How does creativity happen?
The best explanation is in a 46-page book given to me years ago by a boss who read it years before that as an account manager at Leo Burnett in Chicago.
For the non- or un-creative, creativity is a mysterious process involving steps that don’t look like anything you’d recognize as “work.” If you’re that person but you value ideas and creativity, then you’ll want to understand the creative process and the people who engage in it.
First, some background. Creativity is the act of producing new ideas. A new idea is a fresh combination of old elements. Making new combinations requires you to see relationships between facts or information.
Creative people, or idea producers, are unusual in how they relate to information. We tend to have very broad interests—the kind of person who can get interested in almost anything for its own sake. It’s such an uncommon tendency that we’re often self-effacing about it. You may have heard us say “I know a lot of useless information.”
We also tend to search for relationships between facts. And we tend to see relationships between facts or information that others don’t see.
So much for the creative mind. How do our minds produce ideas? Young sees five steps.
1) Gather the raw material
There are two kinds of raw material:
Specific information—on the product, the service, or problem; the audience; market dynamics, and so on. All things the creative person may not have known before the assignment and needs to research. Go deep, says Young. Get as much specific information as possible.
General information—practical and theoretical; on life and how the world works; on history, science, philosophy. Things that have no obvious connection to the problem at hand. Creative people are constantly collecting this information, which turns out to be not so useless.
2) Digest the material
We examine the material and start bring facts together. Young advises writing these relationships or combinations down, ordering and structuring the ideas. (This sounds very much like a combination of the madman and architect phases of the four personas of writing.)
This thinking stage of creativity is awkward and difficult. Awkward because the ideas will be half-formed at best and unresolved. The human brain doesn’t like this—we prefer resolution. It’s the cerebral equivalent of a pebble in your shoe.
And difficult because it’s all cognitive work. As Daniel Kahneman tells us, cognitive (System 2) thinking is difficult, tiring, and something we’d prefer not to do for any length of time.
3) Step away
When we can’t push our brains any further, we take a break. In this incubation period, we let our thinking continue in our subconscious while we engage in something that stimulates us.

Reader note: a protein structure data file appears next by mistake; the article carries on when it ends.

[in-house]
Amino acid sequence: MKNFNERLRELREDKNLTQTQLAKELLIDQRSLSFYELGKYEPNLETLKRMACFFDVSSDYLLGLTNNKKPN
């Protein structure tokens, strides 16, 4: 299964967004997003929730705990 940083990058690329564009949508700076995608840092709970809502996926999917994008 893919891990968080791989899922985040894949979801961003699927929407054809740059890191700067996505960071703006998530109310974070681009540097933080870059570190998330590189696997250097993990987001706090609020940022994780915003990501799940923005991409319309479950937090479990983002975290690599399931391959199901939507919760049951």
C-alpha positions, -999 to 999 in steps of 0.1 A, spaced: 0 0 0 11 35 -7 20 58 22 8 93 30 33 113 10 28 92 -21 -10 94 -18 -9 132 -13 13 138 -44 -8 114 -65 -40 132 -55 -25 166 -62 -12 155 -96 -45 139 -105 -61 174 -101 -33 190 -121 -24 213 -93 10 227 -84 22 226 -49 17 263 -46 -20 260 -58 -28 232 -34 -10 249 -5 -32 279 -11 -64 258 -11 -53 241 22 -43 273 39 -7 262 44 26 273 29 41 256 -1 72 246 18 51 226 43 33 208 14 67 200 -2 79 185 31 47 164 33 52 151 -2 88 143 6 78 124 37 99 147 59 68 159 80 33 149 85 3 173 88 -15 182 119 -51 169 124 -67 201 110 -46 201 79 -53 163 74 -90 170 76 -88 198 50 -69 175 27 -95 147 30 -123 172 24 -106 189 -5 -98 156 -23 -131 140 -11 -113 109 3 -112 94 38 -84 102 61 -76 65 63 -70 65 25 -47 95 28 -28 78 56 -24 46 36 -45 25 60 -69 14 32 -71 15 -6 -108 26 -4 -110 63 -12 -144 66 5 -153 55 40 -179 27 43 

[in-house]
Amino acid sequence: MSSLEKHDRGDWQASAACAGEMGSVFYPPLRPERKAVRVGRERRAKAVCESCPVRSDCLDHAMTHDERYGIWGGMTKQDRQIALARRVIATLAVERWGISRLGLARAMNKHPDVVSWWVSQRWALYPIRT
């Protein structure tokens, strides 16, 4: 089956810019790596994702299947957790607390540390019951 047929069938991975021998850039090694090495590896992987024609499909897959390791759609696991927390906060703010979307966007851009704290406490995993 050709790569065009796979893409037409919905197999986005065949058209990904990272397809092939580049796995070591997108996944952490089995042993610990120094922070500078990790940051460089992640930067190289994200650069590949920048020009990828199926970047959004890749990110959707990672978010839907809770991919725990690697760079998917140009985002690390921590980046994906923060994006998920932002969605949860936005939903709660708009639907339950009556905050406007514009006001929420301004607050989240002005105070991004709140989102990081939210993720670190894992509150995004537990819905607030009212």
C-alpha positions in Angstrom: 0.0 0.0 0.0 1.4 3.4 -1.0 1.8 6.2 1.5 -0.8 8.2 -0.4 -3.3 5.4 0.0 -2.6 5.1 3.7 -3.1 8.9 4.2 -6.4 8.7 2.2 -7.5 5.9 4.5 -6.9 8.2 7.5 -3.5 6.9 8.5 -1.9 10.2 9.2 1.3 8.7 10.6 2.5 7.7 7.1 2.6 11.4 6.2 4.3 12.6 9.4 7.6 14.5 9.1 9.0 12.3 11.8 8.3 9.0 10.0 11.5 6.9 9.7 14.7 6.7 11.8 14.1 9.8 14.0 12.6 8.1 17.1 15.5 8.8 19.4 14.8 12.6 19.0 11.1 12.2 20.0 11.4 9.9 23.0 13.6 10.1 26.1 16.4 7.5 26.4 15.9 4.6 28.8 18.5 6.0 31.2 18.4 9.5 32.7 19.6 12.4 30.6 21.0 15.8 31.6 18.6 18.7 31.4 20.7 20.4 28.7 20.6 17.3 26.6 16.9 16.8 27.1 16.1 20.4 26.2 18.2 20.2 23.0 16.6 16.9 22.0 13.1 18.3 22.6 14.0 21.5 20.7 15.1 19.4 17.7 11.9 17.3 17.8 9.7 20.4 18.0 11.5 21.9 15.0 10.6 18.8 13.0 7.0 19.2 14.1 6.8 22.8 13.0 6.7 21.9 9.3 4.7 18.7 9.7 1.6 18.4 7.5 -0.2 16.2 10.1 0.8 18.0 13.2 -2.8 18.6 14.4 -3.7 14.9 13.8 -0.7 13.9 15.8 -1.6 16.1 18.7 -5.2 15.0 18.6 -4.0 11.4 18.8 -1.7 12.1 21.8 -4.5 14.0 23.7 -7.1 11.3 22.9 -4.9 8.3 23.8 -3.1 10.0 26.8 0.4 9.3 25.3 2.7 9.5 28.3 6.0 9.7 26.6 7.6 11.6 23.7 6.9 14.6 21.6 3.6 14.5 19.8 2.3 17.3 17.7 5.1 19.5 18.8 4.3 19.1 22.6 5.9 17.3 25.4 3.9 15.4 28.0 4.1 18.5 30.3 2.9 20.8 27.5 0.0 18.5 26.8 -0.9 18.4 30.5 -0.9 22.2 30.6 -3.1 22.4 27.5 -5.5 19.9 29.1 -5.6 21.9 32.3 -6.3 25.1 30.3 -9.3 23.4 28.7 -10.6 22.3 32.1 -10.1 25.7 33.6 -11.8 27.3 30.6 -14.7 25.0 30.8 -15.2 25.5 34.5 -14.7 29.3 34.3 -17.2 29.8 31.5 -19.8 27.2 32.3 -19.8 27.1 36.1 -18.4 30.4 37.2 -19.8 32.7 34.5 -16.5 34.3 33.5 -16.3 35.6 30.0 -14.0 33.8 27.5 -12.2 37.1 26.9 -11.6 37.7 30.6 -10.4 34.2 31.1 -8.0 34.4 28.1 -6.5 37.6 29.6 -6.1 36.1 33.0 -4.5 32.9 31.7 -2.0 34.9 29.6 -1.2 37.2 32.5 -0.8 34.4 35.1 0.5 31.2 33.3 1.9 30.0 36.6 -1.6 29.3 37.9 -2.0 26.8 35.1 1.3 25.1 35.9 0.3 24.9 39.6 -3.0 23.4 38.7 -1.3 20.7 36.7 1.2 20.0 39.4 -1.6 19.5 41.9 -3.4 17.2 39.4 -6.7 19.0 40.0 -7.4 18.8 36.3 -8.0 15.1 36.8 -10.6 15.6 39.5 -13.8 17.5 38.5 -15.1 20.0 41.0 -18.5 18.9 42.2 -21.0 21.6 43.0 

It might be listening to music, reading a novel or thriller, or going to the theater or movies. Even a 20-minute break can suffice. Young says it must be something emotional. We think incubation can happen during rote or mindless activities (shaving, showering) or repetitive physical activities (gardening, running/walking, rowing). Find your thing.
This step will completely baffle non-creative people. (“You call that work?!”). And even creatives may not always trust it, at least early in the careers.
But if you’ve had a great idea in the shower, while driving, or on a run, or if you’ve put the crossword puzzle down for an hour, come back to it, and experienced a flush of progress, then you’ve experienced the incubation effect.
(Still unconvinced? New research from McCombs School of Business at The University of Texas at Austin and the Gies College of Business at the University of Illinois at Urbana-Champaign not only confirms it, but even borrows Young’s term “incubating stage.”)
4) The light bulb moment
This is the idea in the shower, the aha on the running trail, the insight that appears while you’re making dinner. It’s the birth stage of creativity.
It will happen. The key, says Young, is to be ready for it. Because it can happen anywhere (even in the middle of the night). Creatives will have the pen and paper ready, or the smartphone with the note or voice recording app, ready to record it.
5) The morning after
This is the essential step, as Young says, of “making your idea fit the exact conditions in which it must work.” It’s the shaping/developing stage of creativity.
Because most creative ideas are not born whole and complete. They are like human babies—beautiful to their originators but not fully-formed, not ready for prime time.
Most creative ideas must be refined, edited, re-worked, adjusted. There’s a certain ruthless survival of the fittest (best) ideas. Good ones, says Young, will expand with criticism, evaluation, retooling. Not-so-good ones will shrivel up.
This is what writers mean by “be willing to kill your darlings.” If the idea pales in the cold gray of the morning after, then do the merciful thing and file it away. If the idea gets better, that’s a good sign you’re onto the real solution.